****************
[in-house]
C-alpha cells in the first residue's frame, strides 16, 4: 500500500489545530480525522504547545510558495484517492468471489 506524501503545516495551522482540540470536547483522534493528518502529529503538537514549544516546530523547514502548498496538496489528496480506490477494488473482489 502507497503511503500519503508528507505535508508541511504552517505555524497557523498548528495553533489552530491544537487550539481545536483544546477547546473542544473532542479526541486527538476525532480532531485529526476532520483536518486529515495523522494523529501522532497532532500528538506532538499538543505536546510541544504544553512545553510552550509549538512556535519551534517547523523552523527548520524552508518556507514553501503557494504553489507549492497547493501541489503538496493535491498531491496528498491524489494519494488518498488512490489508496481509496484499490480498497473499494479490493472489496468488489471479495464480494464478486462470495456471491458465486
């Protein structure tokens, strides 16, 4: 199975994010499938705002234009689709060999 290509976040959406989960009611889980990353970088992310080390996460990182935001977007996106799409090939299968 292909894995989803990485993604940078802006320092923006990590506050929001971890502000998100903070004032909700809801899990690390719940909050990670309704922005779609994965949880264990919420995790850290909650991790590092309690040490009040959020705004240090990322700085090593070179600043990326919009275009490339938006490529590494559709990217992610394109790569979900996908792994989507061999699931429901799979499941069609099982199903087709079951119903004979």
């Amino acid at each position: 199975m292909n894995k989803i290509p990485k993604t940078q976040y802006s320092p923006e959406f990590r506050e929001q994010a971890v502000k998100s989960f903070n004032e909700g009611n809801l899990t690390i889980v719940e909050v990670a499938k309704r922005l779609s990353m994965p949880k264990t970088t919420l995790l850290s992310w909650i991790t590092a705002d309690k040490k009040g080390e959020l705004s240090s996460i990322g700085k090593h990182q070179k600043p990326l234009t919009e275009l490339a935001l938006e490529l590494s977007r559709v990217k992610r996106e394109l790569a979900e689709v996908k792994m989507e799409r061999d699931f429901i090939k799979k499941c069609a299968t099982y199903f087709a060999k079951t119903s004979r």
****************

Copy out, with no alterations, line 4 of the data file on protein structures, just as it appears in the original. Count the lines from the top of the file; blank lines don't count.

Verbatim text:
């Amino acid at each position: 199975m292909n894995k989803i290509p990485k993604t940078q976040y802006s320092p923006e959406f990590r506050e929001q994010a971890v502000k998100s989960f903070n004032e909700g009611n809801l899990t690390i889980v719940e909050v990670a499938k309704r922005l779609s990353m994965p949880k264990t970088t919420l995790l850290s992310w909650i991790t590092a705002d309690k040490k009040g080390e959020l705004s240090s996460i990322g700085k090593h990182q070179k600043p990326l234009t919009e275009l490339a935001l938006e490529l590494s977007r559709v990217k992610r996106e394109l790569a979900e689709v996908k792994m989507e799409r061999d699931f429901i090939k799979k499941c069609a299968t099982y199903f087709a060999k079951t119903s004979r």